Colette Peters is one of the more well-known cake artists out there, and she’s been doing amazing cakes for a while, long before Duff and Buddy hit the scene and became famous for it. Many years ago I bought her book, Colette’s Cakes, and made the fish cake for my grandfather. It was his birthday, and he liked to go fishing.
This was one of the first shaped cakes I ever made, and while I had worked with rolled fondant before, I wasn’t at all experienced with painting it, as is obvious. The cake itself is super easy: just bake a sheet cake and cut the fish’s body from one corner to the opposite diagonal corner going down the length. Kind of like an ellipse, only with a tapered end for the head. Then, cover it in rolled fondant, and while the fondant is still soft imprint the rows of scales using the wide opening of a piping tip. The fins and tail are rolled fondant that has been shaped and textured with a veining tool. The mouth consists of two small, skinny rolled fondant snakes, and the eye is a flattened pea-sized ball of fondant with black food coloring painted on top.
That was all simple enough, but still, it’s pretty dang ugly, isn’t it? Needless to say, my effort came out looking nothing like the fish cake in the book. That’s because you’re supposed to use blue and silver luster dust to paint it. Only I didn’t have any blue or silver luster dust, and back then I had no clue where to get any, so I improvised with what powdered food colors I had on hand. I didn’t have very much, and those can be pretty pricey, so knowing there wasn’t enough to color the whole cake, I thought I could just dilute them with water and make a paint out of them. Wrong! Always add a clear alcohol to powdered colors and luster dusts when painting fondant or gum paste. But really, this cake should have had dry luster dusts brushed on it.
The paint I made didn’t adequately color the fondant. All it did was turn the whole thing into a wet, sticky mess. I tried to remedy this by coloring some piping gel and brushing that on the cake, which resulted in the picture above. The colors all pretty much ran together, and piping gel leaves a translucent, wet-looking finish, so it does look like a fish out of water, just not a very pretty–nor appetizing–one.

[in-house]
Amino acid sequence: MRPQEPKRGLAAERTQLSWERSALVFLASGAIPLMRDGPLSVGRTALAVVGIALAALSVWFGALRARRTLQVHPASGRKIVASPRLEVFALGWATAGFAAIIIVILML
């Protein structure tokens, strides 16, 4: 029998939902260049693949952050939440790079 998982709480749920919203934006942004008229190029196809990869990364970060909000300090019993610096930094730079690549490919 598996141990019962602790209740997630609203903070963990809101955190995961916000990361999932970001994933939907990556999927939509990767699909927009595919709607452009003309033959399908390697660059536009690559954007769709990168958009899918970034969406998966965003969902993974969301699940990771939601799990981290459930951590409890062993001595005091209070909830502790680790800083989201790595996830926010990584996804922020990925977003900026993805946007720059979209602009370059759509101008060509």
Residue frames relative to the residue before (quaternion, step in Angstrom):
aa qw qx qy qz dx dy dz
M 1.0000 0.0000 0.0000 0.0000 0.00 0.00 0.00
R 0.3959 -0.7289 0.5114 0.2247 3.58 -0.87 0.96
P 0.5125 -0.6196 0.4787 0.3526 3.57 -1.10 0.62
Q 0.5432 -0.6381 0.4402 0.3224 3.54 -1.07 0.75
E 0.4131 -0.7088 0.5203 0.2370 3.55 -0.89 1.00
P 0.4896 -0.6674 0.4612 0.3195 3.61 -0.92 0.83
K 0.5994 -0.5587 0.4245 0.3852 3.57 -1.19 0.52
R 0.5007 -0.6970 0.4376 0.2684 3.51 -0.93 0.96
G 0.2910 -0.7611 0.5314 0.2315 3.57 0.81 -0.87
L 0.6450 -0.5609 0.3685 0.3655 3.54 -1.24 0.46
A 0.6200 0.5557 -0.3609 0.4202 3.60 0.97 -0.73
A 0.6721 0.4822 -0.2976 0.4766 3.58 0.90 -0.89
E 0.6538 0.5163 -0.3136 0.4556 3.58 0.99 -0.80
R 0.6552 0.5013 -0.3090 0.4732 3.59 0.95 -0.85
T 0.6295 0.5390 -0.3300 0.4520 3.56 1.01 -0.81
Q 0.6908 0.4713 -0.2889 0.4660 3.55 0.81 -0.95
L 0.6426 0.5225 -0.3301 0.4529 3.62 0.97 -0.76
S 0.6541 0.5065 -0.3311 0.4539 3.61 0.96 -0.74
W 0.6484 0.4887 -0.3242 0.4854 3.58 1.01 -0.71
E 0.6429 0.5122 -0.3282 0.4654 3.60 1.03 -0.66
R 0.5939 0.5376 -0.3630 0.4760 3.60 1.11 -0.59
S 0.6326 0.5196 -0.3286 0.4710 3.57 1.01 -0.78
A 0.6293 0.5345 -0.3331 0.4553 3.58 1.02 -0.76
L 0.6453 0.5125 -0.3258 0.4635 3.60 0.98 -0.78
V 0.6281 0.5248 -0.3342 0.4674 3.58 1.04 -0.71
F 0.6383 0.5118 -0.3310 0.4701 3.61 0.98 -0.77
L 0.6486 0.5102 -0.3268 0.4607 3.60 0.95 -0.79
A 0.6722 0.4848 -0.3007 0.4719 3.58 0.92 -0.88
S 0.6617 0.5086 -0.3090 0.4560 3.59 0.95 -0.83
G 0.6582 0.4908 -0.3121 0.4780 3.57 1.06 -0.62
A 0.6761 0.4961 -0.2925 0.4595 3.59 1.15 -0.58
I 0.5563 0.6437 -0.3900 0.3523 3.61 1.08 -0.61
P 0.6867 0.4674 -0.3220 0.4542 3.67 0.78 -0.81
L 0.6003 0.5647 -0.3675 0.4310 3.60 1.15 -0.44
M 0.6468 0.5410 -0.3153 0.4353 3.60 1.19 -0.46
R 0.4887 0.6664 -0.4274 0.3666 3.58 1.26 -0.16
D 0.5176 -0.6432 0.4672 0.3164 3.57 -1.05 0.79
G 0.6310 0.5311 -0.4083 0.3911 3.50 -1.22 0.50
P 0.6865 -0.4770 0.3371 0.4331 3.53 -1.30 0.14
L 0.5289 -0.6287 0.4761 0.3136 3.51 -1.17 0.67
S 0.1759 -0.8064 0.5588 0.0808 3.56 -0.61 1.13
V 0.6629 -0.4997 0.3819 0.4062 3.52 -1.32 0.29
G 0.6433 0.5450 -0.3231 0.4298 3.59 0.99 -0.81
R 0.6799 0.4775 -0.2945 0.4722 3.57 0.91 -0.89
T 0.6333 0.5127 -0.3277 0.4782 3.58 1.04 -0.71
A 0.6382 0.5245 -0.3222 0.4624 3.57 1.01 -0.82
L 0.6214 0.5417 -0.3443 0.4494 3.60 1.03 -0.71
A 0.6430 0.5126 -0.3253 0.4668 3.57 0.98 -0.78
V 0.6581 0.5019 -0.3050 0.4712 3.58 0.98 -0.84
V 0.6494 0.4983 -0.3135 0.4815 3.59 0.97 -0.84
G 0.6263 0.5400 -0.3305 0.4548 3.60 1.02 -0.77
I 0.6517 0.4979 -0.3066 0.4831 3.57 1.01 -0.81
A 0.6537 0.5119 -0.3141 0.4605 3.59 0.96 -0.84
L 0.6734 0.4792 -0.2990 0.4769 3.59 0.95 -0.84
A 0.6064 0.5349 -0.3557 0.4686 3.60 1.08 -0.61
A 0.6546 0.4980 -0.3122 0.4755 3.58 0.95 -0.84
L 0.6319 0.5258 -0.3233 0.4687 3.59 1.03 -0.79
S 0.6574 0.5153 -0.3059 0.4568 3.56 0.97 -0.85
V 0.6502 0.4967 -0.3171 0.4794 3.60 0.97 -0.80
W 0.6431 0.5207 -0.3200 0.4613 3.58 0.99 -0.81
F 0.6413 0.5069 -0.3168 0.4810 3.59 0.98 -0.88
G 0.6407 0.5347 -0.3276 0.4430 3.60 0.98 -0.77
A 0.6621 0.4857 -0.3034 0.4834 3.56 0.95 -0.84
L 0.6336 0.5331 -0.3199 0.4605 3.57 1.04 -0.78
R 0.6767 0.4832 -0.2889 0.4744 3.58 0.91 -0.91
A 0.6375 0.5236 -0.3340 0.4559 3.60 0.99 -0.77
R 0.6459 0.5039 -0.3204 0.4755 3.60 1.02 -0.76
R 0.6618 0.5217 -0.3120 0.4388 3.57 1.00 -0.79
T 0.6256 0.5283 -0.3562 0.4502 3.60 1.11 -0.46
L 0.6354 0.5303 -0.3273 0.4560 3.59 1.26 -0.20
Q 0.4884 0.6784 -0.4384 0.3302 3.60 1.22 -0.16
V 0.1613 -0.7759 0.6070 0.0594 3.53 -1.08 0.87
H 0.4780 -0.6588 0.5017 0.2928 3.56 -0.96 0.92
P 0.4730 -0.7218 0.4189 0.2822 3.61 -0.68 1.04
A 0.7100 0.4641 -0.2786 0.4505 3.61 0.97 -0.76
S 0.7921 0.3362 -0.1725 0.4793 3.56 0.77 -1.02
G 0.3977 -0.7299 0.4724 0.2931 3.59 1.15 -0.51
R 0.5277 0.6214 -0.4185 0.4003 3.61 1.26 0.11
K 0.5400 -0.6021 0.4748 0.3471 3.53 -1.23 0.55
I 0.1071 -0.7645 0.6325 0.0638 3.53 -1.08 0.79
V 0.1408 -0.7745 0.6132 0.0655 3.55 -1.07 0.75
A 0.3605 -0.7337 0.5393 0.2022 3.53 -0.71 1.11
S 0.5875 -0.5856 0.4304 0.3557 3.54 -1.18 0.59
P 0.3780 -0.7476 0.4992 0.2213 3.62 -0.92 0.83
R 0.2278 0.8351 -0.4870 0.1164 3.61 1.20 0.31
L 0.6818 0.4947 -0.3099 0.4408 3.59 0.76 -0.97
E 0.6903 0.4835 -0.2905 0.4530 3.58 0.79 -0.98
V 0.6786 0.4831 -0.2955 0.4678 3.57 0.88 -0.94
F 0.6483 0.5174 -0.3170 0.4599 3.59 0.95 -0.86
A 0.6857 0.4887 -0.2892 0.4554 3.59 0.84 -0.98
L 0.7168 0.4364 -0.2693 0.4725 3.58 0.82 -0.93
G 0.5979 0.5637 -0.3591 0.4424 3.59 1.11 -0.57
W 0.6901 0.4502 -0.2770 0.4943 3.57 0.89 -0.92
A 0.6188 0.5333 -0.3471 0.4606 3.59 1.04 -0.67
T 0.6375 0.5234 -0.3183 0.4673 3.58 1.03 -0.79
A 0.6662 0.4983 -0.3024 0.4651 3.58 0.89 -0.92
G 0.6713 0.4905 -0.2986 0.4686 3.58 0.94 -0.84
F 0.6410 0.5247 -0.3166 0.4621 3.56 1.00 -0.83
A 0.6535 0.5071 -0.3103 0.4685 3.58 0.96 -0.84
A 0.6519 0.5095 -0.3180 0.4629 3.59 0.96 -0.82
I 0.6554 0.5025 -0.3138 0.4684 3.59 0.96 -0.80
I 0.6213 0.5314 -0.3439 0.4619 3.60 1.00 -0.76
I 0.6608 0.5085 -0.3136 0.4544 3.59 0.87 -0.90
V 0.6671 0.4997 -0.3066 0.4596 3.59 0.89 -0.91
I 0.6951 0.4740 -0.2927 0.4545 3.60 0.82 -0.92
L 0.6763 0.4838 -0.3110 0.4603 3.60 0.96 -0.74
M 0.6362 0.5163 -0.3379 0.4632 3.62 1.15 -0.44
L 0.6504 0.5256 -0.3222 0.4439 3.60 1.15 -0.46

When done properly, the Colette Peters fish cake looks like this:
No, that’s not another one I made. I found this gorgeous fish cake picture over on Flickr, and it’s the work of indigojods. She actually has quite an impressive photo stream, with a lot of really beautiful cake pictures if you’re interested in seeing more of her work. The tomatoes are a nice touch, and she modeled them out of fondant. I also like the candy orange slices she used better than the chunky ones I used around my cake.
Nowadays luster dust is easy to find at specialty cake decorating supply stores or online. Wilton even makes some that you can buy at craft stores that carry their products. So, while I certainly should’ve used the right kind of luster dust, that wasn’t an option available to me back then. Instead of piping gel, I should’ve either colored the fondant before covering the cake by kneading some food coloring into it, OR done a bit more research first. Winging it often gets the job done, but I didn’t need to figure out the importance of using clear alcohol to make paint the hard way. I also think the piping gel was a mistake, but after my paint debacle, I had to do something to cover up the nasty wet fondant. But still, since it was a cake for family, nobody complained.
Oh, and um… if I really want to be nit-picky: I should’ve lined up the scales better. They get a bit wonky in places, and that bugs me. I’m ambivalent about the leaves. I was trying to make them look more like seaweed, so I striped the piping bag with darker colors, but I think I went too dark in places, and the leaves themselves aren’t all that great. But they’re really no worse than the fish.